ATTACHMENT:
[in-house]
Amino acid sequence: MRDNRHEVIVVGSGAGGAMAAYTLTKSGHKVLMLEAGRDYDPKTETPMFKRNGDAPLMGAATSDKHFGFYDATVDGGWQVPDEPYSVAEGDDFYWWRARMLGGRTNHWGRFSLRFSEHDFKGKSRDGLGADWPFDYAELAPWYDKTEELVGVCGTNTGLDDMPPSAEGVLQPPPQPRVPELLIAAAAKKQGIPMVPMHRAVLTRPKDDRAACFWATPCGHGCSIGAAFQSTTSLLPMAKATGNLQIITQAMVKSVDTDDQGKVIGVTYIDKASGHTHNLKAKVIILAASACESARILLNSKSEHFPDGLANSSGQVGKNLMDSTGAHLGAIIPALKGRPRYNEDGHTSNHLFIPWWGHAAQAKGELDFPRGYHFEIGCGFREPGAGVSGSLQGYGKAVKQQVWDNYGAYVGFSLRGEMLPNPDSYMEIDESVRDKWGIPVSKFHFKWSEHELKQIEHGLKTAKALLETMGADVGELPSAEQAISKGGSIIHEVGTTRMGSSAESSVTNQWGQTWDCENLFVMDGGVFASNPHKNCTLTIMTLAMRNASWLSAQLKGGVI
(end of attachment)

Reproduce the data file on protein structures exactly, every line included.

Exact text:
[in-house]
Amino acid sequence: MRDNRHEVIVVGSGAGGAMAAYTLTKSGHKVLMLEAGRDYDPKTETPMFKRNGDAPLMGAATSDKHFGFYDATVDGGWQVPDEPYSVAEGDDFYWWRARMLGGRTNHWGRFSLRFSEHDFKGKSRDGLGADWPFDYAELAPWYDKTEELVGVCGTNTGLDDMPPSAEGVLQPPPQPRVPELLIAAAAKKQGIPMVPMHRAVLTRPKDDRAACFWATPCGHGCSIGAAFQSTTSLLPMAKATGNLQIITQAMVKSVDTDDQGKVIGVTYIDKASGHTHNLKAKVIILAASACESARILLNSKSEHFPDGLANSSGQVGKNLMDSTGAHLGAIIPALKGRPRYNEDGHTSNHLFIPWWGHAAQAKGELDFPRGYHFEIGCGFREPGAGVSGSLQGYGKAVKQQVWDNYGAYVGFSLRGEMLPNPDSYMEIDESVRDKWGIPVSKFHFKWSEHELKQIEHGLKTAKALLETMGADVGELPSAEQAISKGGSIIHEVGTTRMGSSAESSVTNQWGQTWDCENLFVMDGGVFASNPHKNCTLTIMTLAMRNASWLSAQLKGGVI